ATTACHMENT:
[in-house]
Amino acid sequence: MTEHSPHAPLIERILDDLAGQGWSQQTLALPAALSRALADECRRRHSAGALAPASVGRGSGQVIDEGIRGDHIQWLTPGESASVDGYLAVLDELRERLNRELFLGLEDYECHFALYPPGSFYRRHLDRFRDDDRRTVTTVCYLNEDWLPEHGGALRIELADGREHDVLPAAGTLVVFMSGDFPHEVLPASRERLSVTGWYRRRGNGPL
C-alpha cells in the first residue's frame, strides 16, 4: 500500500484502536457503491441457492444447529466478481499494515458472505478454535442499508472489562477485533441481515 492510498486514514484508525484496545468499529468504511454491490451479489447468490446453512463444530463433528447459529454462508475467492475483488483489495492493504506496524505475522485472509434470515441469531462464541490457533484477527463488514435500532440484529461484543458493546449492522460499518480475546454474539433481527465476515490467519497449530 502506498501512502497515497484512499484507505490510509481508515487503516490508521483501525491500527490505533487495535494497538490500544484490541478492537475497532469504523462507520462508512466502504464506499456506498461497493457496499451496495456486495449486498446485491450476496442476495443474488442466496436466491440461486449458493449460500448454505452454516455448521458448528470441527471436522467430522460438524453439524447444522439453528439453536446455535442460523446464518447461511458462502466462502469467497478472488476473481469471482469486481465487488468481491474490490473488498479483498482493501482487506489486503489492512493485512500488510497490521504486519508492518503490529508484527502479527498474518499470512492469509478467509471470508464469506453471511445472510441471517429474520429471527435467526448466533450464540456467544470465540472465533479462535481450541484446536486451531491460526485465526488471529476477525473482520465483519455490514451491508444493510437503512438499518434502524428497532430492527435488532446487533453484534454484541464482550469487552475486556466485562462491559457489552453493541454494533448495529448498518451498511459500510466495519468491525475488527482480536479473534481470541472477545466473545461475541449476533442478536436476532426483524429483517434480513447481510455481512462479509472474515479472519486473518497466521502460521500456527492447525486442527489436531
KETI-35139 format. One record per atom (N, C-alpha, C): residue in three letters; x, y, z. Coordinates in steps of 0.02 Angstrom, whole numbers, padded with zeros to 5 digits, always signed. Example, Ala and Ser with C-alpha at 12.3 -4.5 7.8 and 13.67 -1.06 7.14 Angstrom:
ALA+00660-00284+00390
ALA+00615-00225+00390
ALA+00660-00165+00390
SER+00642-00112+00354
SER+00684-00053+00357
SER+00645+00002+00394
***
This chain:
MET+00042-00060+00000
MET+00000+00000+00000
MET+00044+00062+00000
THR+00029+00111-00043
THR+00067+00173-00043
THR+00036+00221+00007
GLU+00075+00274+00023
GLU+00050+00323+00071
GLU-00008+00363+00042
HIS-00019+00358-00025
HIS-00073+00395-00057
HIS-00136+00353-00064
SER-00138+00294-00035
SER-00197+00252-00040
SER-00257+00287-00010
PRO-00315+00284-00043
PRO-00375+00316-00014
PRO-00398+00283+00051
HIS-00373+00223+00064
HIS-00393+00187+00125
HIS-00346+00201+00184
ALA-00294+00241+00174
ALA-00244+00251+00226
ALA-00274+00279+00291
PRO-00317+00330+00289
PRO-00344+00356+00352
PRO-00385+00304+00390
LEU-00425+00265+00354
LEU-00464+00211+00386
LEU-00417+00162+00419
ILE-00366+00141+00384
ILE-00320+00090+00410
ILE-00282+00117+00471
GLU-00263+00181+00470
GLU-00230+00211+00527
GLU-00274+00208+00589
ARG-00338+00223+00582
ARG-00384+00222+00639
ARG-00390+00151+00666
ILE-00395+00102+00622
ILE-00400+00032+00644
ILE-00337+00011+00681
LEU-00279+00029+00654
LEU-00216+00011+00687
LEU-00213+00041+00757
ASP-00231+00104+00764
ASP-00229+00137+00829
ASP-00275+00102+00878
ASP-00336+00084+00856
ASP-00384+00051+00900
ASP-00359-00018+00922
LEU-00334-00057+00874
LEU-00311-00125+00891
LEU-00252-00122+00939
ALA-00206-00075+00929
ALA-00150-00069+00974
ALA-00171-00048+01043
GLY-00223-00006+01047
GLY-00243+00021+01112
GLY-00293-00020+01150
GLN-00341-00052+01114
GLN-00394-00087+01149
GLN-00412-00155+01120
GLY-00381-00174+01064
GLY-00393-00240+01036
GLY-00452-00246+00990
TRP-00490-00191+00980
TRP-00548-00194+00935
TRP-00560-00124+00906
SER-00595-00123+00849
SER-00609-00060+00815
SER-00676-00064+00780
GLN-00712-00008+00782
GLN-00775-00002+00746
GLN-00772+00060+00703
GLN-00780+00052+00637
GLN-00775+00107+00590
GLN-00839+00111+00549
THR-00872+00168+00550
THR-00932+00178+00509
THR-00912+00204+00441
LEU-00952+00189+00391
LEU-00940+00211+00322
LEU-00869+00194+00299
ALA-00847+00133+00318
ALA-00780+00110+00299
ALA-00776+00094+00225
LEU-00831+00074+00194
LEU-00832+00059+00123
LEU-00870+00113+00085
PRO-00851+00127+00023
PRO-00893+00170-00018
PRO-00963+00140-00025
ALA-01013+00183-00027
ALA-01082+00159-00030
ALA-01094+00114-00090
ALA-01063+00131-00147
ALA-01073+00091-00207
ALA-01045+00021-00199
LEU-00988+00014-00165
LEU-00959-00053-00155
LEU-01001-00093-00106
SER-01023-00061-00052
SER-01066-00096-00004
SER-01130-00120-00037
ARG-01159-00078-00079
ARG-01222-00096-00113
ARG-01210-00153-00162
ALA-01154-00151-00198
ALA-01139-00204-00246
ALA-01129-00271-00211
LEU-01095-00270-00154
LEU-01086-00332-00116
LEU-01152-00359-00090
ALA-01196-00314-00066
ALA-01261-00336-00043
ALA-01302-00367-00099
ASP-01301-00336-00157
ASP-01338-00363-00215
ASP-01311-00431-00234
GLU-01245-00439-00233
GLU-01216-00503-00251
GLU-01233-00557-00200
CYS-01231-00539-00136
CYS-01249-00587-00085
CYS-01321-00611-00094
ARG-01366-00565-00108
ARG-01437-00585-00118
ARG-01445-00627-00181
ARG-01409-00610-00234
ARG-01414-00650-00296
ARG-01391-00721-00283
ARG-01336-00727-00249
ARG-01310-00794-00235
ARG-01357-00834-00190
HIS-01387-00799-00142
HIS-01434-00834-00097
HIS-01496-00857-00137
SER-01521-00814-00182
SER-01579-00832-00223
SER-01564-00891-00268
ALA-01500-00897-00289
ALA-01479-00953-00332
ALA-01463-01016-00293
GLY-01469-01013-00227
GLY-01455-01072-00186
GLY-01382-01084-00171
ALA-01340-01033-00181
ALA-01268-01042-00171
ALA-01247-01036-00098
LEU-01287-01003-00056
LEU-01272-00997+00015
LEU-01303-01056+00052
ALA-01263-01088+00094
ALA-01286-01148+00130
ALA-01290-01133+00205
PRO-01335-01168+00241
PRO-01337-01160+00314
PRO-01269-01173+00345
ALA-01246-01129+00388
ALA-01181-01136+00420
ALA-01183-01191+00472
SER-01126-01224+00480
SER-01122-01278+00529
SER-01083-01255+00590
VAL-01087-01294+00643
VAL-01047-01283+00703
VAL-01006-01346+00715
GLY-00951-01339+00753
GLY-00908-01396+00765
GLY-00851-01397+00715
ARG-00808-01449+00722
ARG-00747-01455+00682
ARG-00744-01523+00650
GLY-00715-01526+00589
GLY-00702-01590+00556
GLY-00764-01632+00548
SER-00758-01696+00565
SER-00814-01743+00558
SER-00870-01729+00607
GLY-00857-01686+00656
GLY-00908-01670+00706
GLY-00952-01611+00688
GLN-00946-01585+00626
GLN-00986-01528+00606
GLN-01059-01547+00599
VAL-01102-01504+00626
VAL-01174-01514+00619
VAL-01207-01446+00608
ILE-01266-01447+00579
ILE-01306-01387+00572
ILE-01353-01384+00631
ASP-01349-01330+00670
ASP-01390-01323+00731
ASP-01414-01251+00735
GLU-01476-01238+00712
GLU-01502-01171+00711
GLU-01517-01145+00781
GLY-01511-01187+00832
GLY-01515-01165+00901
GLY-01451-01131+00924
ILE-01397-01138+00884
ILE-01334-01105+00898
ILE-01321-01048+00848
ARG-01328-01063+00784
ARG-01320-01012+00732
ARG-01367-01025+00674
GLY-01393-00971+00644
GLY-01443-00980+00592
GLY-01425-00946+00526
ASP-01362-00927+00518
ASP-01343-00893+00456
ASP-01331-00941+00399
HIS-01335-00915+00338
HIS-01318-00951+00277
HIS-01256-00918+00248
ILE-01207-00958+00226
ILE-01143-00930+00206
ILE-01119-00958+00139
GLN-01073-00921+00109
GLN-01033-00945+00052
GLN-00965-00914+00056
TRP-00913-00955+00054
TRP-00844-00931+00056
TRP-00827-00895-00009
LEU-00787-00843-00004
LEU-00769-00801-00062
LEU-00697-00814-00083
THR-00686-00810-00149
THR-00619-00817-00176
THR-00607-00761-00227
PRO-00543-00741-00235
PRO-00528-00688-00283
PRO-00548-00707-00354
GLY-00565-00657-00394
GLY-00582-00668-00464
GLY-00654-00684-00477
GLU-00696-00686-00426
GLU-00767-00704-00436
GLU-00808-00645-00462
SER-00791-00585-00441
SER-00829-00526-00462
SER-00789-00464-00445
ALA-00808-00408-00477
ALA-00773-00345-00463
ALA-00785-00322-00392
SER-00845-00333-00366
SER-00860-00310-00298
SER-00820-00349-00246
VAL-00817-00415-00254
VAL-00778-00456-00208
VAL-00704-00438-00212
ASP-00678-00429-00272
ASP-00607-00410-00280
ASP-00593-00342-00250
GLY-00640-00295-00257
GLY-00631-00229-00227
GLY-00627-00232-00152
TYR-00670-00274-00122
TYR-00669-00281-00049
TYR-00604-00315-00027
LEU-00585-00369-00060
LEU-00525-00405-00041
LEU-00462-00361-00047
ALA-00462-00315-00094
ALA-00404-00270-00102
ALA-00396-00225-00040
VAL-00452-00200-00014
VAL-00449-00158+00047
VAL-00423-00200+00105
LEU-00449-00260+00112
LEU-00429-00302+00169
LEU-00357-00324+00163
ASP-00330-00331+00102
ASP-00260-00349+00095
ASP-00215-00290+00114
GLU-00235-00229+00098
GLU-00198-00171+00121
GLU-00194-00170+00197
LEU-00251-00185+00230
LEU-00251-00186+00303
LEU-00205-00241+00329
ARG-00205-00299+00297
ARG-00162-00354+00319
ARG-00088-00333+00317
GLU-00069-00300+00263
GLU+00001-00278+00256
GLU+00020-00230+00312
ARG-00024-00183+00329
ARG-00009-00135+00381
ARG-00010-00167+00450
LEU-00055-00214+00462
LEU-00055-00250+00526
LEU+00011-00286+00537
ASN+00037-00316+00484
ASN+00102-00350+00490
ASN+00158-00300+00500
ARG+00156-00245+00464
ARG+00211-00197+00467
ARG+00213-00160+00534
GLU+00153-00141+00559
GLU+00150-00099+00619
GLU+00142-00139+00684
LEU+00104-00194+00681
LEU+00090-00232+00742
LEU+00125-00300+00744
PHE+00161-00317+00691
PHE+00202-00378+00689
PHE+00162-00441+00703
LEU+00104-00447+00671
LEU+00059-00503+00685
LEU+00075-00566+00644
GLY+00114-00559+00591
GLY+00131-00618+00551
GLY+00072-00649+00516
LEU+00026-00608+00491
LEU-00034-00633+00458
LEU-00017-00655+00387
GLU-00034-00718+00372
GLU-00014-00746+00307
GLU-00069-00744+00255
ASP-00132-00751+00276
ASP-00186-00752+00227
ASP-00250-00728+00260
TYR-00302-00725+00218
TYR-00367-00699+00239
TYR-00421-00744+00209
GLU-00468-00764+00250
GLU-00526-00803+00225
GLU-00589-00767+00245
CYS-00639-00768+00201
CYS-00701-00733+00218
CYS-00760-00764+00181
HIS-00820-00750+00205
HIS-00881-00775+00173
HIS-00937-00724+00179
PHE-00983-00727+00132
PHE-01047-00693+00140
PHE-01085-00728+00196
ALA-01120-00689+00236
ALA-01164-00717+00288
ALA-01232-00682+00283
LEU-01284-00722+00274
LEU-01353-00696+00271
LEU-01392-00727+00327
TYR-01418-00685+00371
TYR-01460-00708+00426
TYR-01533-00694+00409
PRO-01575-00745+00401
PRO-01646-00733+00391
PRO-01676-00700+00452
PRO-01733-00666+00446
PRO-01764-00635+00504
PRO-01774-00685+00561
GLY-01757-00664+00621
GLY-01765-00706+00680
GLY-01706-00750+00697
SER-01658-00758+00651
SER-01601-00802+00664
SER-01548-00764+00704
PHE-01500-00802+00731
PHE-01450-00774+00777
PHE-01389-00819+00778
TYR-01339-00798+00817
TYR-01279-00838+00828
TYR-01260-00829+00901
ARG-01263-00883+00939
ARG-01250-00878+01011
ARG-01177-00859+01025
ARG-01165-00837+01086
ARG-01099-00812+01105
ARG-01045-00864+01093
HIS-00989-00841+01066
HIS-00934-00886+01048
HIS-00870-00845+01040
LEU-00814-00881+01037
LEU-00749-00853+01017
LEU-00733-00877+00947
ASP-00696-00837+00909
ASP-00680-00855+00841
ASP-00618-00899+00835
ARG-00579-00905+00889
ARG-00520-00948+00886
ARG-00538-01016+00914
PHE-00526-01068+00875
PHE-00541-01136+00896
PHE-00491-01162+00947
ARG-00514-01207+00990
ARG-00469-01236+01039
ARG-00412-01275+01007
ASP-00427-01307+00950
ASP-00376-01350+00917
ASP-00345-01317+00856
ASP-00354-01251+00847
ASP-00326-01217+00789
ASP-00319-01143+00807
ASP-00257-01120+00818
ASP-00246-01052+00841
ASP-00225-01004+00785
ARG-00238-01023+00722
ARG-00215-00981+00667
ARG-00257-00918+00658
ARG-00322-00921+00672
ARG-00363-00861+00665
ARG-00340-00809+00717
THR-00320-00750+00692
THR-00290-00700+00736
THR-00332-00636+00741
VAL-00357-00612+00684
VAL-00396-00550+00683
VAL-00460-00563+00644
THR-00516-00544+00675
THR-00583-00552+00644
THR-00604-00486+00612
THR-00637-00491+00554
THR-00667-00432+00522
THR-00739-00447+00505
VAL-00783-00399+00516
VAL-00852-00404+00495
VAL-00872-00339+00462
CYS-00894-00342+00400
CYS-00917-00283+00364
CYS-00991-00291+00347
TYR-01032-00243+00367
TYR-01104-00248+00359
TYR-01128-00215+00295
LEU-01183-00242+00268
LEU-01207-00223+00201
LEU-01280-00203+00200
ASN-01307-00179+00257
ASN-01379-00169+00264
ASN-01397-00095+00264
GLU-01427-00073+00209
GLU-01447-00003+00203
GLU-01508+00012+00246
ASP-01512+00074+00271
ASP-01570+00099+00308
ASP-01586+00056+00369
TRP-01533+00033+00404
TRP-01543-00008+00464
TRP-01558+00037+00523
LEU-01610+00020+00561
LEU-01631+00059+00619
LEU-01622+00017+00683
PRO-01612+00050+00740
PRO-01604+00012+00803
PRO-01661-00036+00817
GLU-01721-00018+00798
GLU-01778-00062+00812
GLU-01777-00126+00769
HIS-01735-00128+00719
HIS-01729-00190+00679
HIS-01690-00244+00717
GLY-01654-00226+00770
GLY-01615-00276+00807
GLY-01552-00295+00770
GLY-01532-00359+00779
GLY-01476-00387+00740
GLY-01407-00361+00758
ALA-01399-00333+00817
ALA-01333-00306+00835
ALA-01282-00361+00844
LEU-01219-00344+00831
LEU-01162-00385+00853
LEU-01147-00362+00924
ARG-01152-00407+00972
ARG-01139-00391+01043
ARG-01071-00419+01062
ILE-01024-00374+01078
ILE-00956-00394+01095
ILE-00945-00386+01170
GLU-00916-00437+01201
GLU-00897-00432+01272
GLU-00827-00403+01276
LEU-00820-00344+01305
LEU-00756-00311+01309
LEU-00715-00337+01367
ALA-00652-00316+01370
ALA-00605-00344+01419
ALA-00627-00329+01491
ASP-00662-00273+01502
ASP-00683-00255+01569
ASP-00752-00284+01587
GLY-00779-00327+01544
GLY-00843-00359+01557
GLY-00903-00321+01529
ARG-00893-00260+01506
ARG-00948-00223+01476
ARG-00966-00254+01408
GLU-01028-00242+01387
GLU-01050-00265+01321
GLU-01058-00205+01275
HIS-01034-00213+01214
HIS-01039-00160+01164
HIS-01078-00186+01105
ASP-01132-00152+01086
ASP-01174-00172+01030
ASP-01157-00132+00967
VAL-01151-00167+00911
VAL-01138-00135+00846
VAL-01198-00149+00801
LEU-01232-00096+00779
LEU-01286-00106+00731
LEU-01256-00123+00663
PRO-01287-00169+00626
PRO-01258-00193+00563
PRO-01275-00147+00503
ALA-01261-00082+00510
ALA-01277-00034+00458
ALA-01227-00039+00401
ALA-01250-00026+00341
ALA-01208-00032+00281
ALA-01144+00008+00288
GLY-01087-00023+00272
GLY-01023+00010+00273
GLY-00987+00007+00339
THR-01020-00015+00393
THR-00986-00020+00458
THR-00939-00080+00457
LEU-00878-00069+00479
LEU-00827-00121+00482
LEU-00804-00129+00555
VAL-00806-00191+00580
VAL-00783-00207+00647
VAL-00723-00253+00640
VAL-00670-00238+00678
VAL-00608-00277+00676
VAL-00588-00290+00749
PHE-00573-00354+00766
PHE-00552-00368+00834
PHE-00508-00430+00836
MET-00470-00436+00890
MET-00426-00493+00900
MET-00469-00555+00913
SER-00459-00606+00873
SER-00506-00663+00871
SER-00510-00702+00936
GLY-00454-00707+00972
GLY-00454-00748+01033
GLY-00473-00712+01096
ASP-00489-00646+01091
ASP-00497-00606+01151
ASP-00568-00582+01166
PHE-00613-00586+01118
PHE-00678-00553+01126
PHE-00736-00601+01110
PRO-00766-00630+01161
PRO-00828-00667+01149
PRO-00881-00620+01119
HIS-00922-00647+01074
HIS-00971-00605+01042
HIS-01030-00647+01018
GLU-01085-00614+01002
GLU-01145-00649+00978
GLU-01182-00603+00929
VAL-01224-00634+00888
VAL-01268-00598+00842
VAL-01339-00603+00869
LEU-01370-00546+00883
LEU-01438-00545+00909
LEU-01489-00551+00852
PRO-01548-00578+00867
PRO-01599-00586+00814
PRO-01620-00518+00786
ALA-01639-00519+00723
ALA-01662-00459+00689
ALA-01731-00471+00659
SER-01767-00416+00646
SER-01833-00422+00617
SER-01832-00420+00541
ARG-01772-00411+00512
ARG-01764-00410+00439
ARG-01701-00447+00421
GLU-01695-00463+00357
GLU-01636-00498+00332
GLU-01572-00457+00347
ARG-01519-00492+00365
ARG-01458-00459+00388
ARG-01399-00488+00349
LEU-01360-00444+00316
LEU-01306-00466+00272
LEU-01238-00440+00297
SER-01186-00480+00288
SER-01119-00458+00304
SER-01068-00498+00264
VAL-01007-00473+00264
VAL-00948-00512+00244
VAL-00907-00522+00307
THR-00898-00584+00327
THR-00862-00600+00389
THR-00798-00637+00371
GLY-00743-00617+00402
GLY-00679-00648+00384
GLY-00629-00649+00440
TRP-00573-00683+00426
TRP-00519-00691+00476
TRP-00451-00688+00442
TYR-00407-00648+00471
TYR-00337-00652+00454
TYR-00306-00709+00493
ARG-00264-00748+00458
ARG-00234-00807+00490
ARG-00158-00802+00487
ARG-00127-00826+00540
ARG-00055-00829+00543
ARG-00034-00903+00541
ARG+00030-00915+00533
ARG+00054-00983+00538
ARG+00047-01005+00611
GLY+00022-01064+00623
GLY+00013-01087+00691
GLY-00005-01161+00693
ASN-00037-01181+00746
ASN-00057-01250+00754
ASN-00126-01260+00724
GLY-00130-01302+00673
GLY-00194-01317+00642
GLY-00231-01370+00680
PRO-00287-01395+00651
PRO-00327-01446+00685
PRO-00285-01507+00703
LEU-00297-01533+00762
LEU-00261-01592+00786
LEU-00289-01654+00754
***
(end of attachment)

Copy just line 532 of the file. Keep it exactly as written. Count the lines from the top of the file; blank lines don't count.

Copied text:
LEU-00878-00069+00479